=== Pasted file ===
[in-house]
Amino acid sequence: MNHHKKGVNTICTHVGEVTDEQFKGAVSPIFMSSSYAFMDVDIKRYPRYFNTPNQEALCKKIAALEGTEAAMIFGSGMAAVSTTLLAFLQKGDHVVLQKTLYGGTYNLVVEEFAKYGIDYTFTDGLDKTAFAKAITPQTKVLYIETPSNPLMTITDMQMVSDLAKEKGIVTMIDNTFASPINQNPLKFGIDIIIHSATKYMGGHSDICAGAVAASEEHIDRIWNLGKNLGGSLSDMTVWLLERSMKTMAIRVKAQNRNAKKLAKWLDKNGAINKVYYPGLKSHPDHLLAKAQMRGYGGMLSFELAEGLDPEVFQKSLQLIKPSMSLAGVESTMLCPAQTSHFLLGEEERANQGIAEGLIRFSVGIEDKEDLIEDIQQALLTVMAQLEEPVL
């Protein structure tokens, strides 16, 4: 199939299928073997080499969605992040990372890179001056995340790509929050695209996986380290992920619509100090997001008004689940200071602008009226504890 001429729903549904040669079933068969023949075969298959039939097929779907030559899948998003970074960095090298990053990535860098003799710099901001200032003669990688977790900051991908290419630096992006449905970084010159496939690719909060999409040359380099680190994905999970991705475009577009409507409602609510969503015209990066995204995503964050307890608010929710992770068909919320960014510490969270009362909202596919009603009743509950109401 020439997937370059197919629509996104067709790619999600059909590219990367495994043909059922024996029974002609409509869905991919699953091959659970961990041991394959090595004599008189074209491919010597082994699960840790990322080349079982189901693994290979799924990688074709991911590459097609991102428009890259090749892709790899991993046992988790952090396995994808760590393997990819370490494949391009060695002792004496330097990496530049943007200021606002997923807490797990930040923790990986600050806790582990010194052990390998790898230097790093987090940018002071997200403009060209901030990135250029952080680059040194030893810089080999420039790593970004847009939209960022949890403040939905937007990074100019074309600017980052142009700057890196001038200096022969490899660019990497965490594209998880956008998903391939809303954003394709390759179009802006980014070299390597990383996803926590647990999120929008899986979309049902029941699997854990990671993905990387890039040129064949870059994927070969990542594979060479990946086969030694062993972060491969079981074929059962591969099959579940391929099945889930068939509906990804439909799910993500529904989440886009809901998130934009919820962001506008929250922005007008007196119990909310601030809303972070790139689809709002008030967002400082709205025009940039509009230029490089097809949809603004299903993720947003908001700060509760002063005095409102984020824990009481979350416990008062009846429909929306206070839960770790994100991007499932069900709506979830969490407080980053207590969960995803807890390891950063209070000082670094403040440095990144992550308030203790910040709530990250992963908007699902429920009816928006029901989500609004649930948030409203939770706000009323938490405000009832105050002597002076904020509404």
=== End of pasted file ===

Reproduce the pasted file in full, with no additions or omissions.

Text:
[in-house]
Amino acid sequence: MNHHKKGVNTICTHVGEVTDEQFKGAVSPIFMSSSYAFMDVDIKRYPRYFNTPNQEALCKKIAALEGTEAAMIFGSGMAAVSTTLLAFLQKGDHVVLQKTLYGGTYNLVVEEFAKYGIDYTFTDGLDKTAFAKAITPQTKVLYIETPSNPLMTITDMQMVSDLAKEKGIVTMIDNTFASPINQNPLKFGIDIIIHSATKYMGGHSDICAGAVAASEEHIDRIWNLGKNLGGSLSDMTVWLLERSMKTMAIRVKAQNRNAKKLAKWLDKNGAINKVYYPGLKSHPDHLLAKAQMRGYGGMLSFELAEGLDPEVFQKSLQLIKPSMSLAGVESTMLCPAQTSHFLLGEEERANQGIAEGLIRFSVGIEDKEDLIEDIQQALLTVMAQLEEPVL
């Protein structure tokens, strides 16, 4: 199939299928073997080499969605992040990372890179001056995340790509929050695209996986380290992920619509100090997001008004689940200071602008009226504890 001429729903549904040669079933068969023949075969298959039939097929779907030559899948998003970074960095090298990053990535860098003799710099901001200032003669990688977790900051991908290419630096992006449905970084010159496939690719909060999409040359380099680190994905999970991705475009577009409507409602609510969503015209990066995204995503964050307890608010929710992770068909919320960014510490969270009362909202596919009603009743509950109401 020439997937370059197919629509996104067709790619999600059909590219990367495994043909059922024996029974002609409509869905991919699953091959659970961990041991394959090595004599008189074209491919010597082994699960840790990322080349079982189901693994290979799924990688074709991911590459097609991102428009890259090749892709790899991993046992988790952090396995994808760590393997990819370490494949391009060695002792004496330097990496530049943007200021606002997923807490797990930040923790990986600050806790582990010194052990390998790898230097790093987090940018002071997200403009060209901030990135250029952080680059040194030893810089080999420039790593970004847009939209960022949890403040939905937007990074100019074309600017980052142009700057890196001038200096022969490899660019990497965490594209998880956008998903391939809303954003394709390759179009802006980014070299390597990383996803926590647990999120929008899986979309049902029941699997854990990671993905990387890039040129064949870059994927070969990542594979060479990946086969030694062993972060491969079981074929059962591969099959579940391929099945889930068939509906990804439909799910993500529904989440886009809901998130934009919820962001506008929250922005007008007196119990909310601030809303972070790139689809709002008030967002400082709205025009940039509009230029490089097809949809603004299903993720947003908001700060509760002063005095409102984020824990009481979350416990008062009846429909929306206070839960770790994100991007499932069900709506979830969490407080980053207590969960995803807890390891950063209070000082670094403040440095990144992550308030203790910040709530990250992963908007699902429920009816928006029901989500609004649930948030409203939770706000009323938490405000009832105050002597002076904020509404």